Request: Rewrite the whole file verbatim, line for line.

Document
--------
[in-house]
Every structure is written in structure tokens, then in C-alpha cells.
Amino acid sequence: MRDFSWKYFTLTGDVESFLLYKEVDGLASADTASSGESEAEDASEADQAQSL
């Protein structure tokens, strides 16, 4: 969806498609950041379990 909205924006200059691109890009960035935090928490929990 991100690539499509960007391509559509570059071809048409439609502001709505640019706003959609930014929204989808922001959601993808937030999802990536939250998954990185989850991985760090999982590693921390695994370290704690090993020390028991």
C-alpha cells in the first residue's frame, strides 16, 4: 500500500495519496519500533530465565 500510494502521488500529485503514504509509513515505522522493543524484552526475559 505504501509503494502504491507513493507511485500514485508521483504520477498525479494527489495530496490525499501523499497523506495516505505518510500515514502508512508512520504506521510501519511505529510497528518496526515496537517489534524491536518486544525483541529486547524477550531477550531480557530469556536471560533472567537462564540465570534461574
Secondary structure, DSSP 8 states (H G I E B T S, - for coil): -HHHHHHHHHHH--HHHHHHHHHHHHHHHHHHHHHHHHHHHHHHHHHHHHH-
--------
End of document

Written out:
[in-house]
Every structure is written in structure tokens, then in C-alpha cells.
Amino acid sequence: MRDFSWKYFTLTGDVESFLLYKEVDGLASADTASSGESEAEDASEADQAQSL
């Protein structure tokens, strides 16, 4: 969806498609950041379990 909205924006200059691109890009960035935090928490929990 991100690539499509960007391509559509570059071809048409439609502001709505640019706003959609930014929204989808922001959601993808937030999802990536939250998954990185989850991985760090999982590693921390695994370290704690090993020390028991």
C-alpha cells in the first residue's frame, strides 16, 4: 500500500495519496519500533530465565 500510494502521488500529485503514504509509513515505522522493543524484552526475559 505504501509503494502504491507513493507511485500514485508521483504520477498525479494527489495530496490525499501523499497523506495516505505518510500515514502508512508512520504506521510501519511505529510497528518496526515496537517489534524491536518486544525483541529486547524477550531477550531480557530469556536471560533472567537462564540465570534461574
Secondary structure, DSSP 8 states (H G I E B T S, - for coil): -HHHHHHHHHHH--HHHHHHHHHHHHHHHHHHHHHHHHHHHHHHHHHHHHH-